DITA tables (which use the CALS table model) are handled slightly differently from the rest of the document because displaying change, particularly structural change, in tables is more difficult. For this reason, structural table changes are shown at various different levels of granularity. Our main aim in the table processing is to produce a result where the changes can be seen in as much detail as possible but with the result document still maintaining validity against the DITA specification and the CALS table specification. Producing an invalid result document can cause problems further down the publishing pipeline.
Simple Structural Change
When the column definitions for the two tables have not changed, it is possible to represent changes to column or row spanning at the effected row granularity. Rather than repeating the whole of the table in two
tgroup elements, it is possible to repeat only individual rows, or in some cases a set of consecutive rows in the same format of original document rows (marked with
status="deleted") followed by the latest document rows (marked with
status="new"). The number of rows that are repeated depends on what type of structural change has occurred. If the change involves changes to column spanning within a single row that does not overlap other rows and is itself not overlapped, it is possible to repeat only that single row. If column spanning changes occur on a row that overlaps other rows or is itself overlapped, it is necessary to group together all of the rows affected by the row spanning and repeat them together. This is also the case for any changes involving changes to row spanning.
Complex Structural Change
Some structural changes are too complex to represent in a single result table section (the
tgroup element) and so the result document contains a table with two table sections: the first contains the table from the original document with a
status="deleted" attribute on it, the second contains the table from the latest document with a
status="new" attribute on it. Although it is not possible to see individual changes to rows/cells etc that occurred between the document versions, it is possible to see the two table versions and, providing the inputs were both valid, be sure that the result document is valid.
This type of result is produced when a table contains changes to row or column spanning as well as changes to the column definitions (e.g. changed column names or added/deleted columns).
Sometimes the order of rows within a table is insignificant. For example, consider a simple product information table, where the first column of the table contains a unique product name, the second column its 'tag line', the third column its standard price, etc. The rows in this table can be reasonably ordered in a variety of ways, such as by 'name', or by 'price'. When two versions of a document are compared that use different row ordering mechanisms, a significant number of rows are likely to be added and deleted due to them moving position. If such differences are insignificant then an orderless row comparison would be useful.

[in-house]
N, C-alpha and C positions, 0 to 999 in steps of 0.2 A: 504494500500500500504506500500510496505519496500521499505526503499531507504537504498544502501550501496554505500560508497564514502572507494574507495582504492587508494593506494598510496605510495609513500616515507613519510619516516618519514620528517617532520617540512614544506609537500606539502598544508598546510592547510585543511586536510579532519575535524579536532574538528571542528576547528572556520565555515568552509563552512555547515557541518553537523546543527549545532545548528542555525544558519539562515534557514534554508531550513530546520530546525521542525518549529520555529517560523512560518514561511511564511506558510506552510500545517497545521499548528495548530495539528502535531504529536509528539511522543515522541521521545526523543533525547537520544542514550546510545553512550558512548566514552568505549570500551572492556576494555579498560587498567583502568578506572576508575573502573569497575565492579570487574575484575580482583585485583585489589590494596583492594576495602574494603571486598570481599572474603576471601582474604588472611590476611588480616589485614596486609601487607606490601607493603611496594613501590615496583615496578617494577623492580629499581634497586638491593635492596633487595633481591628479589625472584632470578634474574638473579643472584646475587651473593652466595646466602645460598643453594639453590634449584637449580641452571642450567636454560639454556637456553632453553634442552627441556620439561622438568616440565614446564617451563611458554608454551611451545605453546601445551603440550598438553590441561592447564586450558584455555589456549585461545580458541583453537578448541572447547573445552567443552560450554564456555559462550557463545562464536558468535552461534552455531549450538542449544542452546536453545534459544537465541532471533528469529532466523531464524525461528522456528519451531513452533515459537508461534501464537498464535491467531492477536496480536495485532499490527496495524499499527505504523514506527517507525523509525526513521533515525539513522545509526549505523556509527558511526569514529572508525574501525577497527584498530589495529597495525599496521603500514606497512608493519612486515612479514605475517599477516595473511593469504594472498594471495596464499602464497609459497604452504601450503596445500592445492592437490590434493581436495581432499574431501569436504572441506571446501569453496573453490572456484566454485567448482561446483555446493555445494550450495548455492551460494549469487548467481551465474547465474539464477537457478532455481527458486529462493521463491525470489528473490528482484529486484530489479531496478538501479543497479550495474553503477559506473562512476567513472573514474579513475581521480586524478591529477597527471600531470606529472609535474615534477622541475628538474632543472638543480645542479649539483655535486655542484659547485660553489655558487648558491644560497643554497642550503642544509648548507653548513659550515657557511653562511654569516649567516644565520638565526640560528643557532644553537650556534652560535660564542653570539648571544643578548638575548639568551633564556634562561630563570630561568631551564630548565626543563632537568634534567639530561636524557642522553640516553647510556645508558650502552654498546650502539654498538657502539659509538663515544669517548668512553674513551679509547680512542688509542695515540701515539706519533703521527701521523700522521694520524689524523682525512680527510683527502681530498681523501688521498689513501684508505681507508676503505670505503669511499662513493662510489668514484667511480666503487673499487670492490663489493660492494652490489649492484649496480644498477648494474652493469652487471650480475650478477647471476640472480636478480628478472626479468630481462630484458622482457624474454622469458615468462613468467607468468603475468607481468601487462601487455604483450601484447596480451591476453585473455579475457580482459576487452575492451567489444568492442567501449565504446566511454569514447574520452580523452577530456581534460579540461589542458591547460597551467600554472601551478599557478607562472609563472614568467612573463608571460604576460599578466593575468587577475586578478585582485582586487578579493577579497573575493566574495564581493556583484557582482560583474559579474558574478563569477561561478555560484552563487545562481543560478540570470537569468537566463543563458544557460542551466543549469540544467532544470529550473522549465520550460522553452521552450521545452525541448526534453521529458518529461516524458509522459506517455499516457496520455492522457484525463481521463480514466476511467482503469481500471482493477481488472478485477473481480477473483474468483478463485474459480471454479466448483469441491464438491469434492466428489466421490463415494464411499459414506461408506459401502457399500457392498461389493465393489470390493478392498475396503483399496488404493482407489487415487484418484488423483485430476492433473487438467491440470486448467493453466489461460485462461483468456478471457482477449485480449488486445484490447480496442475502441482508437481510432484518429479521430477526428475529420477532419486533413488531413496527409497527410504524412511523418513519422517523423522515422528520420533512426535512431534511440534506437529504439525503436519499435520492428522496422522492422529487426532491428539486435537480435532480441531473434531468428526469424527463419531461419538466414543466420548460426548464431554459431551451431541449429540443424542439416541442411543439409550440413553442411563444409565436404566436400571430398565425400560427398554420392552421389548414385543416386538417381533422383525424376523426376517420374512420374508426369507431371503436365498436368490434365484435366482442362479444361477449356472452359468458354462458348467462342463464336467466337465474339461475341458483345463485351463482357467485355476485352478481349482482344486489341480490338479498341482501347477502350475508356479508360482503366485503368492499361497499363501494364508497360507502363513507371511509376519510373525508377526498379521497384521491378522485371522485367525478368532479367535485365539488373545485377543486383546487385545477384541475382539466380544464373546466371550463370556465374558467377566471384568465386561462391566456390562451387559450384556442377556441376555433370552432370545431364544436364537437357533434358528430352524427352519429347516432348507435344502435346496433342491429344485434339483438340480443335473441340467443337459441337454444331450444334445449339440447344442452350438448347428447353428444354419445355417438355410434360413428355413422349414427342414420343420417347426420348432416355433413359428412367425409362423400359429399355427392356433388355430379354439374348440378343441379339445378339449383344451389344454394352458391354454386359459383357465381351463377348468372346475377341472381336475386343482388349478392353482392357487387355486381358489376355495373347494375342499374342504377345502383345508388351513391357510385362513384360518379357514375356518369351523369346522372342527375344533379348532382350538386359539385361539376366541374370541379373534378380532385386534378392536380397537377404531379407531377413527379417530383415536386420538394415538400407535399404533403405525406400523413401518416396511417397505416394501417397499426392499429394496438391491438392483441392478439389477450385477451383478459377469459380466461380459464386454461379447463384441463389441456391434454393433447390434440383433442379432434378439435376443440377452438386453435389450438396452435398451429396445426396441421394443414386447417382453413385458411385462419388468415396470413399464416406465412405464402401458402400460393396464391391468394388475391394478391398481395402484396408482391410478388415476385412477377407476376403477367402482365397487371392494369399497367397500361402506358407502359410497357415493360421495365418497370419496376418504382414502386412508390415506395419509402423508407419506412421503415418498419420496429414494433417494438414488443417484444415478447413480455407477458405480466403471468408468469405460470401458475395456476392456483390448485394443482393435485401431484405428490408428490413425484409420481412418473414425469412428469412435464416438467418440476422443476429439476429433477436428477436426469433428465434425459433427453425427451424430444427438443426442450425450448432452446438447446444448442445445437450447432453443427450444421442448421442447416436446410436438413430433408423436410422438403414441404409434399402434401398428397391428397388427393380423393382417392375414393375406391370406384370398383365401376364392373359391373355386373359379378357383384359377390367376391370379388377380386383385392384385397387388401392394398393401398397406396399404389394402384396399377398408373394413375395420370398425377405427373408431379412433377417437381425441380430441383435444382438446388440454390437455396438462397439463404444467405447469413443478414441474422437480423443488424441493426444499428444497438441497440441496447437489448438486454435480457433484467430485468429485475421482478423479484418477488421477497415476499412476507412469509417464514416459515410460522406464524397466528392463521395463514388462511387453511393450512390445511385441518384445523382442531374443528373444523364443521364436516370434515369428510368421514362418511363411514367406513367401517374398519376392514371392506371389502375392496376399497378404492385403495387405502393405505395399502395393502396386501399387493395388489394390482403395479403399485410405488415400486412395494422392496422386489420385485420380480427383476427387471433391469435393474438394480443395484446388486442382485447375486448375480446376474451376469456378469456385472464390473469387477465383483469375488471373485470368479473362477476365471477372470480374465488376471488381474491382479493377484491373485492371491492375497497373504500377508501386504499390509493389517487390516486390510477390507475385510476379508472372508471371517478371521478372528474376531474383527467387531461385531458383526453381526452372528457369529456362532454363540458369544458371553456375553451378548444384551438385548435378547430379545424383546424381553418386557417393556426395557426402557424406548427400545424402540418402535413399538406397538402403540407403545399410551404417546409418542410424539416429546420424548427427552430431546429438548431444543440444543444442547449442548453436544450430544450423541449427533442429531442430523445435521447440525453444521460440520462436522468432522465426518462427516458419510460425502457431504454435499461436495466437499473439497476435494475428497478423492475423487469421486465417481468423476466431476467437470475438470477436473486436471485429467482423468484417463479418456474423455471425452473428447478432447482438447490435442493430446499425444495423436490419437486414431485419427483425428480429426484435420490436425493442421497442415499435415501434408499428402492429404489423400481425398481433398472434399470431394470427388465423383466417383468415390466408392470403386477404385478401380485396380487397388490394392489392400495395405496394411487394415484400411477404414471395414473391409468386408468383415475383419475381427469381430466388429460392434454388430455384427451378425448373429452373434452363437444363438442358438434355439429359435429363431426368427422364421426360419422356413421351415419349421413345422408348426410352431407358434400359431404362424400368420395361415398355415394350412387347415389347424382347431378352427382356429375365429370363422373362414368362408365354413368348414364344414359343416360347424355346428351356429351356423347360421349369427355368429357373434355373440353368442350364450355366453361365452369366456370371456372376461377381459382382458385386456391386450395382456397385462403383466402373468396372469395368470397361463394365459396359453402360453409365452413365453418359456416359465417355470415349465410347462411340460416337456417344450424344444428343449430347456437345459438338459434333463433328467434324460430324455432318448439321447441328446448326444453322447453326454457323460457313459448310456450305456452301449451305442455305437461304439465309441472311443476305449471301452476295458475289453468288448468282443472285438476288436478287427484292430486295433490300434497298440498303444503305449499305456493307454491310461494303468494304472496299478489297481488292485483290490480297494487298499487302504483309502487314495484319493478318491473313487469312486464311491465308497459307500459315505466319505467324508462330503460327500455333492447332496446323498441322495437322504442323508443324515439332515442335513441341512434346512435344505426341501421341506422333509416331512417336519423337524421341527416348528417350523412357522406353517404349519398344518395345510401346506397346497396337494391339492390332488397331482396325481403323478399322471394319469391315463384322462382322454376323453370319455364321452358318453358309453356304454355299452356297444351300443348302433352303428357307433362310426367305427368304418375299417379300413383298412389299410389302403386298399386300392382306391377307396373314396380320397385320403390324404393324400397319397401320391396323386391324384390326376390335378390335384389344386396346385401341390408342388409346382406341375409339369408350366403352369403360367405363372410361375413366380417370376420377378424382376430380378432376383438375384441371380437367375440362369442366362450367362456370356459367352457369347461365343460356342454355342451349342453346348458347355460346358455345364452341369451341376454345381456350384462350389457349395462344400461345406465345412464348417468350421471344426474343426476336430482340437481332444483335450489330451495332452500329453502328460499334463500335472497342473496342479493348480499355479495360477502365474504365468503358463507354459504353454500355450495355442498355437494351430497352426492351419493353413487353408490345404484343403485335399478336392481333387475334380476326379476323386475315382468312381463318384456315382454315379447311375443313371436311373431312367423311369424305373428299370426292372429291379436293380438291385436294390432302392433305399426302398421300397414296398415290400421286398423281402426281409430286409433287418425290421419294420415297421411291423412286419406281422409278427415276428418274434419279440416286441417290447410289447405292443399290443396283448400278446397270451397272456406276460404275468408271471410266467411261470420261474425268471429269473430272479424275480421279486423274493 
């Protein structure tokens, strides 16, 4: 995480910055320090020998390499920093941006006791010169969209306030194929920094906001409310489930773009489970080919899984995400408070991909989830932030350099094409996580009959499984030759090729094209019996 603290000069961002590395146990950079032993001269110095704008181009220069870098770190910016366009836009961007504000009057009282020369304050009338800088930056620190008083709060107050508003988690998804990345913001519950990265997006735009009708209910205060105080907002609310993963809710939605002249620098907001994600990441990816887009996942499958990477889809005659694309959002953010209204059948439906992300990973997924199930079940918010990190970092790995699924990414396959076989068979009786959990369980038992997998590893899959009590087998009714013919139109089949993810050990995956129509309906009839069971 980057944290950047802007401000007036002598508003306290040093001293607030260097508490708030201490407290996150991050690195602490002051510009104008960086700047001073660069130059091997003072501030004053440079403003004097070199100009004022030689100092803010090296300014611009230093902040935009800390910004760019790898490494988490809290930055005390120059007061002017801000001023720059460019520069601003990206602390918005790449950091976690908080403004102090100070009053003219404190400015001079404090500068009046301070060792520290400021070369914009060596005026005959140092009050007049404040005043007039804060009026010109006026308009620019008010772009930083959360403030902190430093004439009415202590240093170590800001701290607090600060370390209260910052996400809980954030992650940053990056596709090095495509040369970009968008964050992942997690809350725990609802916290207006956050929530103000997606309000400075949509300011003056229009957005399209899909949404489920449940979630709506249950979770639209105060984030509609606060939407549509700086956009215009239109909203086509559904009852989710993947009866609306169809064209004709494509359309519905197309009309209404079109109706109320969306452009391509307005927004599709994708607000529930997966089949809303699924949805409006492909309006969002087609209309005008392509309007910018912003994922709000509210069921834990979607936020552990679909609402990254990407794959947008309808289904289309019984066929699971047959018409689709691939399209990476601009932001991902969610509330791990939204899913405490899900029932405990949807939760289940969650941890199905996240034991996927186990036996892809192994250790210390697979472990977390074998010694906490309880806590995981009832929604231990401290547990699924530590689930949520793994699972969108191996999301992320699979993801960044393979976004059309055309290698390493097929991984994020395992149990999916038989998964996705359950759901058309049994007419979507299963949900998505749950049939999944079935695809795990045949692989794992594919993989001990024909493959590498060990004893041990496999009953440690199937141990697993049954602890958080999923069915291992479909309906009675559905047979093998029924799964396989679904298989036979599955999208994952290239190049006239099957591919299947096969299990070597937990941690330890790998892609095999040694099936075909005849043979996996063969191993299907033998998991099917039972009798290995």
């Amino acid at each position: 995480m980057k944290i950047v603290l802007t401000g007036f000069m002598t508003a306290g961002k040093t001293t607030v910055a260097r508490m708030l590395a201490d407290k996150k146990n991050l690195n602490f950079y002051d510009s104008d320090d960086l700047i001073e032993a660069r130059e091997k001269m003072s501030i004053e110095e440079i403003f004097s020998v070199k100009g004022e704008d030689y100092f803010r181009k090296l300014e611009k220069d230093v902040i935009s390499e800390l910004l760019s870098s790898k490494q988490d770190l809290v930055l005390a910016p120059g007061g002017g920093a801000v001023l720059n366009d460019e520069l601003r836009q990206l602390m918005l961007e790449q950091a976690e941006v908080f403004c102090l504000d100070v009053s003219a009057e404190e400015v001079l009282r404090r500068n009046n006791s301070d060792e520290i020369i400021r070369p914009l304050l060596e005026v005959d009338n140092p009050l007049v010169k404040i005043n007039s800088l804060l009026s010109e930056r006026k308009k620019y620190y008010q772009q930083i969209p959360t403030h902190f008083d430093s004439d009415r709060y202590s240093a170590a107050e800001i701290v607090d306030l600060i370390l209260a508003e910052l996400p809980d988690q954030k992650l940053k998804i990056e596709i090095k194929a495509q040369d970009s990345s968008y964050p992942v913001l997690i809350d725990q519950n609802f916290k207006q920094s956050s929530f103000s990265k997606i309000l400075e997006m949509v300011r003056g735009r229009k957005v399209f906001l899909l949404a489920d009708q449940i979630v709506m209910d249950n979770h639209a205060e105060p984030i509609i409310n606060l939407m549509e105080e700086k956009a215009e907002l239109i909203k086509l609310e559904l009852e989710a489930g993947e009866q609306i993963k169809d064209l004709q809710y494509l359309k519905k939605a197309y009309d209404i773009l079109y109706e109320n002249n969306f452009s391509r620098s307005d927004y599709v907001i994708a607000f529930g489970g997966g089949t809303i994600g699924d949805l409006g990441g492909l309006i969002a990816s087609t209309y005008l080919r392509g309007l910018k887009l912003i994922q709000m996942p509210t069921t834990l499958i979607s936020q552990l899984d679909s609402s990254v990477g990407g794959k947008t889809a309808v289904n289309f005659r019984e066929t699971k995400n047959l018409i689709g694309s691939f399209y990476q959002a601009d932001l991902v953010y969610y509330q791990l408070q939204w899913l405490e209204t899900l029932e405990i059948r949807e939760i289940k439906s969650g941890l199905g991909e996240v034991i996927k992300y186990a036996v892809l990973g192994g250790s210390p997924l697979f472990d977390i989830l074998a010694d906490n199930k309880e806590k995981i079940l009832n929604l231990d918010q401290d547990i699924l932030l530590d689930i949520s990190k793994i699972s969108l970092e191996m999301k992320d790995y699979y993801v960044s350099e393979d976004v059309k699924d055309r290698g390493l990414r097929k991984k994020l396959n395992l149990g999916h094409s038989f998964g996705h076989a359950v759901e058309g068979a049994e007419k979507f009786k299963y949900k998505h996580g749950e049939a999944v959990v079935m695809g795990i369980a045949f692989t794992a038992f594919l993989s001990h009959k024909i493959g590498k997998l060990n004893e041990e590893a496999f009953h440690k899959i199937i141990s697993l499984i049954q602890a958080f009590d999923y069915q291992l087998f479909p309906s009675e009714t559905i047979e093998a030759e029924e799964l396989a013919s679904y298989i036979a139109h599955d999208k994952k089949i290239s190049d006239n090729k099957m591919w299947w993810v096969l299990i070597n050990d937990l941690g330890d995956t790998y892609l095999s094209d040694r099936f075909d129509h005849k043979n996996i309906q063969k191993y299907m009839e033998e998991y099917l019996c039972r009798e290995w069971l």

Orderless row comparison support can be provided so long as there is no row spanning within the tables being compared. In such cases, the <?dxml-orderless-rows?> processing instruction can be added within the element that directly contains the rows that are to be processed in an orderless fashion. It is important to ensure that this processing instruction is added to the relevant table in both input documents.
The orderless comparison algorithm is greatly improved through the use of unique row keys. Adding a <?dxml-key id1?> processing instruction within the element that directly contains the row, sets that rows key to 'id1'. It is also possible to specify the row 'cell position' that is used for defining the default value for a row's key. For example, the <?dxml-orderless-rows cell-pos:2?> processing instruction specifies that the text content of the row's second cell (e.g. <entry> or <stentry> element) should be used as the row's key. Note that the row cell position takes no account of 'column' data (e.g. @colnum attribute), it just counts the number of cells.
Other kinds of simple structural change can be represented within a single table without needing to repeat any rows. For example, column deletion in a table that does not have any changes to column or row spanning can be represented by marking each of the deleted cells with the